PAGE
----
MS Life: Adaptive Clothing and Fashion Hacks
One of my favorite reality shows is Project Runway. I love watching these designers, under the crunch of limited time, materials, and budget, create beautiful garments literally from thin air.
A favorite episode challenged the designers to create outfits for Paralympians.1 I wondered then, and still wonder now: what are my MS friends wearing?
It’s not a silly question.
Types of adaptive clothing
Today, adaptive clothing companies serve the needs of people with physical disabilities, taking things like access, comfort, ease of movement, and style into consideration.
Three categories of adaptive clothing for people living with MS include:
- wheelchair friendly clothes
- cooling garments
- undergarments for incontinence
Wheelchair friendly clothes
Adaptive clothing describes fashion with both style and comfort in mind. These garments sport roomier shoulders and bottoms with higher backs for secure fit. Quality adaptive clothes:
- eliminate irritating care tags
- provide ample stretch and give
- use breathable fabrics
- skip the buttons
- make zippers more generous in allowance and easier to operate
- enlist Velcro and magnets for closures
You can now find coats or pullovers that can be taken off or put on with only one hand, or hands-free, for people with tremors, spasticity, and muscle weakness. Backless designs remove the bulk while preserving the warmth and ease of access.
Adaptive fashion is mostly found online by companies that offer generous return and exchange policies. They recognize that even adaptive garments may not fit perfectly. Still, these custom pieces cost more, so it’s up to you to decide if they’re worth the price.
Many with MS can’t handle extreme heat and humidity. One fashion strategy — choose lightweight, stretchy, loose-fighting clothes that wick away moisture.
Also, cooling garments can help us maintain normal core body temperature. Wearables designed to help keep you cool include:
- bra pads
- torso wraps
- wrist or ankle cuffs
Undergarments for incontinence
If you deal with urinary or fecal incontinence, you’ll probably want to wear bottoms that can:
- be quickly removed
- wick moisture
- resist odors
- conceal soils
The days of wearing adult diapers are fading: the market now offers incontinence panties and briefs that are smooth, thin, and washable. They feel more like underwear than bulky, noisy disposables.
If you use a catheter with a leg bag, you can now seek out clothing designed to accommodate this additional part of the MS “ensemble.”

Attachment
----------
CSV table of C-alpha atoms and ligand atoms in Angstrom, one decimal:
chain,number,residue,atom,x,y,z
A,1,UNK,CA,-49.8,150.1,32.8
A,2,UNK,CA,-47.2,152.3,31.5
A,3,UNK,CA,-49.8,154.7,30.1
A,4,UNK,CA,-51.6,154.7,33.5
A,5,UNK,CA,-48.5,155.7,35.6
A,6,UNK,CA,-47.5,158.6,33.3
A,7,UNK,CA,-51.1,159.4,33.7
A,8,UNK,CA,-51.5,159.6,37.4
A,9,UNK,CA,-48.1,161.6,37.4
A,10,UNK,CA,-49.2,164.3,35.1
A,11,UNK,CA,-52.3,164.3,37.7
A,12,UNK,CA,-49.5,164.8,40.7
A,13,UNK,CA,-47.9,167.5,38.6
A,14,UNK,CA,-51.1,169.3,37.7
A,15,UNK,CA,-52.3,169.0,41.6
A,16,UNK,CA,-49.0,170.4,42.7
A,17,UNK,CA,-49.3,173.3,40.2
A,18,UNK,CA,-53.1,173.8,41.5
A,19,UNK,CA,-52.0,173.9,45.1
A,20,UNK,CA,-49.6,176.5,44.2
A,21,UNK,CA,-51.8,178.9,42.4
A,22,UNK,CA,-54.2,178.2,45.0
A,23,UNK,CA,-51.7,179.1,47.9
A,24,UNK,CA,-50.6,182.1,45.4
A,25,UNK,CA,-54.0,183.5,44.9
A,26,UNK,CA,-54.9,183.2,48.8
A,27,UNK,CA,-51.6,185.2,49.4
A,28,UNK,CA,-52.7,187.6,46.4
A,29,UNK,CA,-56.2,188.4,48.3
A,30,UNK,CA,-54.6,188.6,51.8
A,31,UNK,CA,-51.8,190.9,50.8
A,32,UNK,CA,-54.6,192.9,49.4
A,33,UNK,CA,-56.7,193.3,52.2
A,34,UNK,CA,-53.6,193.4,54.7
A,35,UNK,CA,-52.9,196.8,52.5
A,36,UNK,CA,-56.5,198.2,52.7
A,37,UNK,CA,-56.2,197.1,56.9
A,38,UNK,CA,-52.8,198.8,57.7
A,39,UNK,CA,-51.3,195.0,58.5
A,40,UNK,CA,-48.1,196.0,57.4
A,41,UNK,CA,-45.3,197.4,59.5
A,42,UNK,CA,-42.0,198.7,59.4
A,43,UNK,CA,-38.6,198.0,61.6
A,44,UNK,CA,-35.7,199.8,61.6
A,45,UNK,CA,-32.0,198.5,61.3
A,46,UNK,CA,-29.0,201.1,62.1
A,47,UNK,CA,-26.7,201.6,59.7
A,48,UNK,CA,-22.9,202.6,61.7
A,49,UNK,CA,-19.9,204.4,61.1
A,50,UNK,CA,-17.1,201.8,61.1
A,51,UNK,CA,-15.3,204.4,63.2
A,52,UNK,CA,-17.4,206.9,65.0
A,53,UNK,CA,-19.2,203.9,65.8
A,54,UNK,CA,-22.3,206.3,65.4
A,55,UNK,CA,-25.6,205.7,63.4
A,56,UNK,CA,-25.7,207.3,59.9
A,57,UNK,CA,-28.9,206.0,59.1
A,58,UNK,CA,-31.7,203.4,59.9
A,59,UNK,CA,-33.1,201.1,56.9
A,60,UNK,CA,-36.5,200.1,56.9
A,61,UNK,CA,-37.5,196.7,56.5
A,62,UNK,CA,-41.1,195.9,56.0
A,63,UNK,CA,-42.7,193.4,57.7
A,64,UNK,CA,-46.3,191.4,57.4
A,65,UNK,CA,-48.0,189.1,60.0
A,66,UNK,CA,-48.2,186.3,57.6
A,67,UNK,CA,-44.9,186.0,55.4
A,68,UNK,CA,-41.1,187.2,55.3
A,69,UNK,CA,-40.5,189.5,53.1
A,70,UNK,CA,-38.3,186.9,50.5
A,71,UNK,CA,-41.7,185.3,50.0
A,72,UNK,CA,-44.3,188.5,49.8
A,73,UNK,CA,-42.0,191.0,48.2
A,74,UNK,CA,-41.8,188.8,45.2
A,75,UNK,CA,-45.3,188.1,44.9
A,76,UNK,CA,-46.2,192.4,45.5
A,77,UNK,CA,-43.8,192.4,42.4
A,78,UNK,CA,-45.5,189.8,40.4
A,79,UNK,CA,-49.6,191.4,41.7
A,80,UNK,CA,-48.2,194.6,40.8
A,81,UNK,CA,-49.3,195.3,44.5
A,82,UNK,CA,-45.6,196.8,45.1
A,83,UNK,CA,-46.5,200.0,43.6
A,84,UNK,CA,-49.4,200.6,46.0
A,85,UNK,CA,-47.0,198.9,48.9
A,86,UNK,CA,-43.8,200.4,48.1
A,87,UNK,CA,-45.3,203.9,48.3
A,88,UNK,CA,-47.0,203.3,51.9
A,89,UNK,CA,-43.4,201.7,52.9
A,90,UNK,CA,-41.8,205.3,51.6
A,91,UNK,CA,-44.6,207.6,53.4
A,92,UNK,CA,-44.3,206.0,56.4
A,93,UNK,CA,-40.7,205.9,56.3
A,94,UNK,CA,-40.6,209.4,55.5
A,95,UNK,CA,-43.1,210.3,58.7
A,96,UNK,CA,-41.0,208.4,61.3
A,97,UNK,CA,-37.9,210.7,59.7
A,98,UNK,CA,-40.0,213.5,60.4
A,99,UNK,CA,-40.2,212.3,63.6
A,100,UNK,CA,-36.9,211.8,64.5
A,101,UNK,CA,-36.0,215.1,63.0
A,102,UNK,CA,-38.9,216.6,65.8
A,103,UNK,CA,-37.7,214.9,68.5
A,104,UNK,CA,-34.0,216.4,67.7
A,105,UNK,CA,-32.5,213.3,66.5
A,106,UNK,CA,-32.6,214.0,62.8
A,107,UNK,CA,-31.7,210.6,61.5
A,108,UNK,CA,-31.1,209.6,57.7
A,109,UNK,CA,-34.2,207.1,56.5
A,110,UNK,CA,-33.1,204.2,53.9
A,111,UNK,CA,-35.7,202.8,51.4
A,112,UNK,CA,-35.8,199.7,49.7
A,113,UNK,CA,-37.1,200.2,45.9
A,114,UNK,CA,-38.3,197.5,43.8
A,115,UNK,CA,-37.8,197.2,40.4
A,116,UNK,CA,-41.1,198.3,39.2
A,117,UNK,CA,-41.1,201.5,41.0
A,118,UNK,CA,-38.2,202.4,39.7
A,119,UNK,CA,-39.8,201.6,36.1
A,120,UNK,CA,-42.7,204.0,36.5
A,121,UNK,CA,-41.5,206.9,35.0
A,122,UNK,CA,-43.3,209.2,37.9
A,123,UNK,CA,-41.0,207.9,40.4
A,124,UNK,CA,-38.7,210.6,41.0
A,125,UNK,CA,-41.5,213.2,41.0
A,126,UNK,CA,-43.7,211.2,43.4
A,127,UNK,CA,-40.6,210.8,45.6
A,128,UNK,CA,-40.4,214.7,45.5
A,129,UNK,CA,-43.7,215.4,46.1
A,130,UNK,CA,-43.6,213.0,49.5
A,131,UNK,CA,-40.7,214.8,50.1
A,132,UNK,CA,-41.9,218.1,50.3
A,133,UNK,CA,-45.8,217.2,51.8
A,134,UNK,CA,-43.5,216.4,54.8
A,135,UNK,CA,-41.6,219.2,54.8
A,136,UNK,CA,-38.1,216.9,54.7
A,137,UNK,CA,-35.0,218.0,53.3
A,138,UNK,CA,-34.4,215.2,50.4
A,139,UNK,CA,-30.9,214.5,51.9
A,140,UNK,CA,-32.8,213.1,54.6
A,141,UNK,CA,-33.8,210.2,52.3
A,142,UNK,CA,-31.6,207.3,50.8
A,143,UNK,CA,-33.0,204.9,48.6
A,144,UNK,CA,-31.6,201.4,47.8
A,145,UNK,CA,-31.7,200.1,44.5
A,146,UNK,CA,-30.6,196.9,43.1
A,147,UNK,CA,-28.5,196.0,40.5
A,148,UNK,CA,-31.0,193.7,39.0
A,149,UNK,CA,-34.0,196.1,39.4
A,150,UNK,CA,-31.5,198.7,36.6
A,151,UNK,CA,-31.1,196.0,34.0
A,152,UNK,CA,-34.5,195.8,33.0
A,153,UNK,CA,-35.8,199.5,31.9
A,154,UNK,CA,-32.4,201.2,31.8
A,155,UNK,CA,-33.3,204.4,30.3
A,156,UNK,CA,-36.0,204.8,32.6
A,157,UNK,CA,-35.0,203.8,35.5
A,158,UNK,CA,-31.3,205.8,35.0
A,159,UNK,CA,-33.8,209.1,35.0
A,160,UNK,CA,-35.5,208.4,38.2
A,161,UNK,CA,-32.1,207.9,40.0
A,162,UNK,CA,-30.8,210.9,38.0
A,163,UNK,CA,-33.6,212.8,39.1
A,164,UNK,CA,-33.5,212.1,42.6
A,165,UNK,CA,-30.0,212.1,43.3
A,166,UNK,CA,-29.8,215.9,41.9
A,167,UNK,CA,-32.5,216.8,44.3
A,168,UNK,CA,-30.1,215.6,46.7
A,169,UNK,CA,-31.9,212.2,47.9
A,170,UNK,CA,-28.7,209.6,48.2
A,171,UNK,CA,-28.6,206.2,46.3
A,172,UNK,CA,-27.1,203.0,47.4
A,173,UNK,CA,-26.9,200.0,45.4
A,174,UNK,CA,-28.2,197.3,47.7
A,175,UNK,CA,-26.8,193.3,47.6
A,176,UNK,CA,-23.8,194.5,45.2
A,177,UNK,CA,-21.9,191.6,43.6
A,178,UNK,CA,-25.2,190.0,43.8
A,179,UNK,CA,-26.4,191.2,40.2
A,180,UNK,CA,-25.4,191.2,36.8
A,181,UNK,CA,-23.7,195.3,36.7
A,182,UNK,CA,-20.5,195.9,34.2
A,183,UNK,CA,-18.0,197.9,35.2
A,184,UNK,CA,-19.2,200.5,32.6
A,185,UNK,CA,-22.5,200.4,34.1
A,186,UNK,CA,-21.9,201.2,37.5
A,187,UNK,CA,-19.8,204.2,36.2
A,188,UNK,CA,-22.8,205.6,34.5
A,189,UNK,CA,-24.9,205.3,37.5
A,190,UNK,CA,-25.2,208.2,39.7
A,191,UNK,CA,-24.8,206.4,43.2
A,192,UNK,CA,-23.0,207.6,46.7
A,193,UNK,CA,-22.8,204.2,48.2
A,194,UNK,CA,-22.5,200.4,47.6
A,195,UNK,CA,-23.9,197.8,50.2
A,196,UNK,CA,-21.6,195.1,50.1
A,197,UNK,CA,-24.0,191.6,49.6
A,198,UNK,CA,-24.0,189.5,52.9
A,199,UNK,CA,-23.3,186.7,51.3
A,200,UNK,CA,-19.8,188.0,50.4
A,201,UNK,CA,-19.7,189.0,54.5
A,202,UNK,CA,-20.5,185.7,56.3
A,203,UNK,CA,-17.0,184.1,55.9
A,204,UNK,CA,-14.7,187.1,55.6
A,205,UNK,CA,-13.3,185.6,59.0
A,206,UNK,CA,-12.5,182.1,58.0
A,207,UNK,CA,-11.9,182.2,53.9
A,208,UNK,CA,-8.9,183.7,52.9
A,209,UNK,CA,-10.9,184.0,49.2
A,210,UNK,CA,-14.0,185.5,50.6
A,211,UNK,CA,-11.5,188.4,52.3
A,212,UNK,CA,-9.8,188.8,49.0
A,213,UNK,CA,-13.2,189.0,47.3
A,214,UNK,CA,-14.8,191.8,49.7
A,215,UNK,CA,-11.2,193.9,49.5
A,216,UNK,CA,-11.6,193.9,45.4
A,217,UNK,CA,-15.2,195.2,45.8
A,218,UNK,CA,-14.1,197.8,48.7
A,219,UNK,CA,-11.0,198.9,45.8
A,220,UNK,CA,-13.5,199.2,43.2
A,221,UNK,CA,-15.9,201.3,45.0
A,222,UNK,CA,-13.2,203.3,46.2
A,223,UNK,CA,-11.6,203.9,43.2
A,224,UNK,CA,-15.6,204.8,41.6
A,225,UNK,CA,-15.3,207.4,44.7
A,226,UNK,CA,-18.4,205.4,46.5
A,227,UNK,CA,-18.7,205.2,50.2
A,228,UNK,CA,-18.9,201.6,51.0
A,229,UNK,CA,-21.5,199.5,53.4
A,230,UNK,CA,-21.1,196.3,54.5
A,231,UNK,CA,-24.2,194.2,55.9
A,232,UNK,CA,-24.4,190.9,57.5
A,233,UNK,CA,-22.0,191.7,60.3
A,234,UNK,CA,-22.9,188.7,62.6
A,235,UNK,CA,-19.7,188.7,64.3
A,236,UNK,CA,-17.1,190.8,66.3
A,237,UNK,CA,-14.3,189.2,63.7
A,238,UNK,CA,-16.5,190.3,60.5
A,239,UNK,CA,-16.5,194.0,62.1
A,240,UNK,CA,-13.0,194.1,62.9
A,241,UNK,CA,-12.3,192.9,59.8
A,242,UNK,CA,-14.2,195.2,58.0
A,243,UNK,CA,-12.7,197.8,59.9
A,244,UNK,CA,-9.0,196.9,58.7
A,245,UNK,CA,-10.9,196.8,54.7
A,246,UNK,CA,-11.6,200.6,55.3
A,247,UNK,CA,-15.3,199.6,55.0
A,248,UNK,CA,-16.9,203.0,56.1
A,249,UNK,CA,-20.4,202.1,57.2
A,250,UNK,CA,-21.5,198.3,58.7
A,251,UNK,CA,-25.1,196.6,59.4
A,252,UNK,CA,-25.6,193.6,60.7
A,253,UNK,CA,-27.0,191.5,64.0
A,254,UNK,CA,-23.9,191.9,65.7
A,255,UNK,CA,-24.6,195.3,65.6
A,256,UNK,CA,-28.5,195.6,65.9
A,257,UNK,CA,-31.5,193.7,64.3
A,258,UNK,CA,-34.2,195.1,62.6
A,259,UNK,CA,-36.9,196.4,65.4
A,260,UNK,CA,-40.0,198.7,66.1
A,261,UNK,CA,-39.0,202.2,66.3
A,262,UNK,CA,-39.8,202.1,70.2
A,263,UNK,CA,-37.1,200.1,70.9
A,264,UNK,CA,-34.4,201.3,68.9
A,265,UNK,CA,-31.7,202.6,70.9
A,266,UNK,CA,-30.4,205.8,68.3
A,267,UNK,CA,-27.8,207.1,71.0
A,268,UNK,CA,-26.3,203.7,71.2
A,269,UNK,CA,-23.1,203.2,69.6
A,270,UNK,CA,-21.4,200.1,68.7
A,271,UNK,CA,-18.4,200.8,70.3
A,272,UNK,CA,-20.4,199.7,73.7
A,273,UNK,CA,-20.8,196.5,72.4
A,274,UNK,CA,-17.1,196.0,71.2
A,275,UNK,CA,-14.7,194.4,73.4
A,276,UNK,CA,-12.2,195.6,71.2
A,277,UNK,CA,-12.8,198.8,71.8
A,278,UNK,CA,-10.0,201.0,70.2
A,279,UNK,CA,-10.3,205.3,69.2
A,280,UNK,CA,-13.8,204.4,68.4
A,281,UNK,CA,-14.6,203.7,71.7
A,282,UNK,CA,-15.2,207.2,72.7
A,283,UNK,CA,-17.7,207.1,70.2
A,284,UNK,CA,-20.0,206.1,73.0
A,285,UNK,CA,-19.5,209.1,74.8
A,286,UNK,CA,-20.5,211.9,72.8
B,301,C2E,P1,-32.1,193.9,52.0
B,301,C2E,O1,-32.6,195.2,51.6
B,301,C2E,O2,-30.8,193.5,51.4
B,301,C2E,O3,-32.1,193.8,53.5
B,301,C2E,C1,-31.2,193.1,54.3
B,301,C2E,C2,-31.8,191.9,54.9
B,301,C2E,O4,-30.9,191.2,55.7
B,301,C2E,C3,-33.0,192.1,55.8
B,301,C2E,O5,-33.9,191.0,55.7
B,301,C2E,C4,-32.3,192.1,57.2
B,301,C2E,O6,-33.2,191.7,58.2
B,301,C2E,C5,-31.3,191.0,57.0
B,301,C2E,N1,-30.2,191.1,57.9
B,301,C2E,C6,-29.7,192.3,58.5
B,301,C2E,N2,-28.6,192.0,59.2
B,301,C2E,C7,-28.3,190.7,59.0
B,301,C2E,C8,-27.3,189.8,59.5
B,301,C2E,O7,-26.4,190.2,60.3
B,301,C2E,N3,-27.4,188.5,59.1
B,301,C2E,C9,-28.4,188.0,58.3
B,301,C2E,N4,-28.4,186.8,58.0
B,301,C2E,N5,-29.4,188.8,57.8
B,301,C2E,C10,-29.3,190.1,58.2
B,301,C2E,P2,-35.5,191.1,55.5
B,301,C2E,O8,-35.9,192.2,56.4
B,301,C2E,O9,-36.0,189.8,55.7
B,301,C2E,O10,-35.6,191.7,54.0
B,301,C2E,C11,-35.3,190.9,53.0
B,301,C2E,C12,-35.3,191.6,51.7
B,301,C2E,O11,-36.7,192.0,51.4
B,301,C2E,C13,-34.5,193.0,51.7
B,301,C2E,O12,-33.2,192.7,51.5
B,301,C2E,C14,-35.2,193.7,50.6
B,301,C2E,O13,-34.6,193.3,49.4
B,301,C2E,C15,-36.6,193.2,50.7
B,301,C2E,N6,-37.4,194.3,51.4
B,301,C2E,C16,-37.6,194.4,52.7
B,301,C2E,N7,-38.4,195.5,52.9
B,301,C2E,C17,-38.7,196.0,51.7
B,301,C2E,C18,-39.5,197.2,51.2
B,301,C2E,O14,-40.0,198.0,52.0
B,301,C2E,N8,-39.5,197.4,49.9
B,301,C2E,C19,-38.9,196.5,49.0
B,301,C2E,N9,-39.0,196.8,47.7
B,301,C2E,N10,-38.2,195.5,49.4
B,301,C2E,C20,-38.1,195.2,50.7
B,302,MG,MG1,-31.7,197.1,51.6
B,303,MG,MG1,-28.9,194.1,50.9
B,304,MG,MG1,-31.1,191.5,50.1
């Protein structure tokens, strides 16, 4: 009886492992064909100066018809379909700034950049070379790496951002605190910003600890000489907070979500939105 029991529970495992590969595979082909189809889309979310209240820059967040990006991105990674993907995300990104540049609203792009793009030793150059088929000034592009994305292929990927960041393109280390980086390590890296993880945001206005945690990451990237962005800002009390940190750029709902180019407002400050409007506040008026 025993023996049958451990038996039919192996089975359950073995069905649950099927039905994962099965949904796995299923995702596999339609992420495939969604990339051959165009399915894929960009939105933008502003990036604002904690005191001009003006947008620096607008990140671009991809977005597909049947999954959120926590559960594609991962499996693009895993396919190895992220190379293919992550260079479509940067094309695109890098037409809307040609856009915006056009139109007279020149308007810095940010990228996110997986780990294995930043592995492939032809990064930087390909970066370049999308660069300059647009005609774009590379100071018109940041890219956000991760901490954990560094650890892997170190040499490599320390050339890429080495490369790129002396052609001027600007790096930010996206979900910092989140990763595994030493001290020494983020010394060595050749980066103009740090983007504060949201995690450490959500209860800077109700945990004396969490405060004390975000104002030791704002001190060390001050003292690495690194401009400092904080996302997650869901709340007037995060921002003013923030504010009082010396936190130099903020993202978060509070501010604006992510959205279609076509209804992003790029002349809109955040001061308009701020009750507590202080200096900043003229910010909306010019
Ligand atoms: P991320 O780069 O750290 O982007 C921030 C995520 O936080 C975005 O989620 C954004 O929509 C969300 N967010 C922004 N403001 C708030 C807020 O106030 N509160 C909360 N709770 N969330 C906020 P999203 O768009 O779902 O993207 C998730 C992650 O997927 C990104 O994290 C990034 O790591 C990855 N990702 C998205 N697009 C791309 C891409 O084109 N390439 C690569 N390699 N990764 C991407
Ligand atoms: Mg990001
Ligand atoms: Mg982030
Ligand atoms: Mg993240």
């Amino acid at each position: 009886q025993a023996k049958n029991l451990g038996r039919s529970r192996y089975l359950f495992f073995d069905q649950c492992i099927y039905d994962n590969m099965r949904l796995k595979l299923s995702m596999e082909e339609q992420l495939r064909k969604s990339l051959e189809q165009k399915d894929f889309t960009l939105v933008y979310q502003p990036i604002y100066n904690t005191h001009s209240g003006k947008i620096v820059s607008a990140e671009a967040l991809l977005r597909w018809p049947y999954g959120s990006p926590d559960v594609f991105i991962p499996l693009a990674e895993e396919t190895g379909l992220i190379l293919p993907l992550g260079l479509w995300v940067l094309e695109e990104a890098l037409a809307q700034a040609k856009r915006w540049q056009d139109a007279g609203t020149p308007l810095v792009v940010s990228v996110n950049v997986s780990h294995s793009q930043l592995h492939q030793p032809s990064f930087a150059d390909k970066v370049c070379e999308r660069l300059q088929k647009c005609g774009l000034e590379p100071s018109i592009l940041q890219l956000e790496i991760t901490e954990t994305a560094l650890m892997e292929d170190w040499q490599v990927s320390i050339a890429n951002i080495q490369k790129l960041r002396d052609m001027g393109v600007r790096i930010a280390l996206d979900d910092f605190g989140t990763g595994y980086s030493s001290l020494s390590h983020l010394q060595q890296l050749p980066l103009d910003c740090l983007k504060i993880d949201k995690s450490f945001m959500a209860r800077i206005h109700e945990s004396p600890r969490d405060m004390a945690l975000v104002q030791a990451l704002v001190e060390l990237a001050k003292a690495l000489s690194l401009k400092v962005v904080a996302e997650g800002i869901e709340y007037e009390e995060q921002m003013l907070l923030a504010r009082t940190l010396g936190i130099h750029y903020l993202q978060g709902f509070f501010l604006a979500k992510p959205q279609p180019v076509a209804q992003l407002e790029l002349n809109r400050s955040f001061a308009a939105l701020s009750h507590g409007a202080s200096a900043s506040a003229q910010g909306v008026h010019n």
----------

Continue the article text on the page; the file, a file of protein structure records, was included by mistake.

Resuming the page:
Other clothing hacks if you live with MS
Here are some additional wardrobe tips:
I always pack extra underwear and other garments in anticipation of heavy sweating and leaks. Damp skin is an unpleasant, unhealthy outcome of clothes that have absorbed too much sweat or put skin in contact with urine or fecal matter. Changing from soiled, damp clothing feels so good, besides!
Customize “street” or “athleisure” wear
At mainstream department stores, you might find clothes you love that simply need more room. Going up a size isn’t uncommon, nor is adjusting button positions, adding zippers, using zipper extenders, or “upgrading” to Velcro as needed.
Remove pressure points
Clothing that rubs or puts pressure on the skin can cause pressure sores and skin discomfort. If the seams or rivets from back pockets dig into your skin, remove them: nobody will notice if you’re in a wheelchair. You should loosen tight elastics for the same reason. Skip heavily structured or stylized clothes for softer, stretchier, less-structured garments like:
- yoga pants
Cheat with maternity pants
Sitting changes your posture, and causes the belly to bulge. This creates discomfort where the skin meets the waistband. But maternity pants, including jeans and structured trousers, include a soft pouch above the pelvic area that lacks a zipper and button. Et voila! No discomfort!
Default to skirts and dresses
Skirts and loose dresses are the epitome of easy access and comfort. Great news for women, but men can wear kilts! Meanwhile, fashion has begun to cater to the gender-neutral crowd. Clothing designed as androgynous, unisex, or non-binary reimagines pullover tunics, long shifts, and simple elastic-waisted skirts to appeal to people of all genders.
Know your measurements
Keep a record of measurements across your shoulders, waist, hips, inseam, and more. Adaptive clothiers construct clothing that’s different than ordinary street clothes in both shape and cut. Make sure you match your measurements against adaptive size charts for the best fit.
Don’t forget shoes!
Slip-ons, zippered ankle boots, clogs, moccasins, loafers, booties, and slides represent footwear that stays on securely while being easily removed. Do your favorite tennis shoes need lacing? Replace shoestrings with corkscrew elastics or no-tie laces to keep them on your feet instead.
Avoid tripping hazards
Some folks use arm braces, rollators, and canes. Beware of clothing loose ends coming into contact with these (or wheelchairs). Also, consider the kinds of sleeves you'll want to wear while using arm braces.
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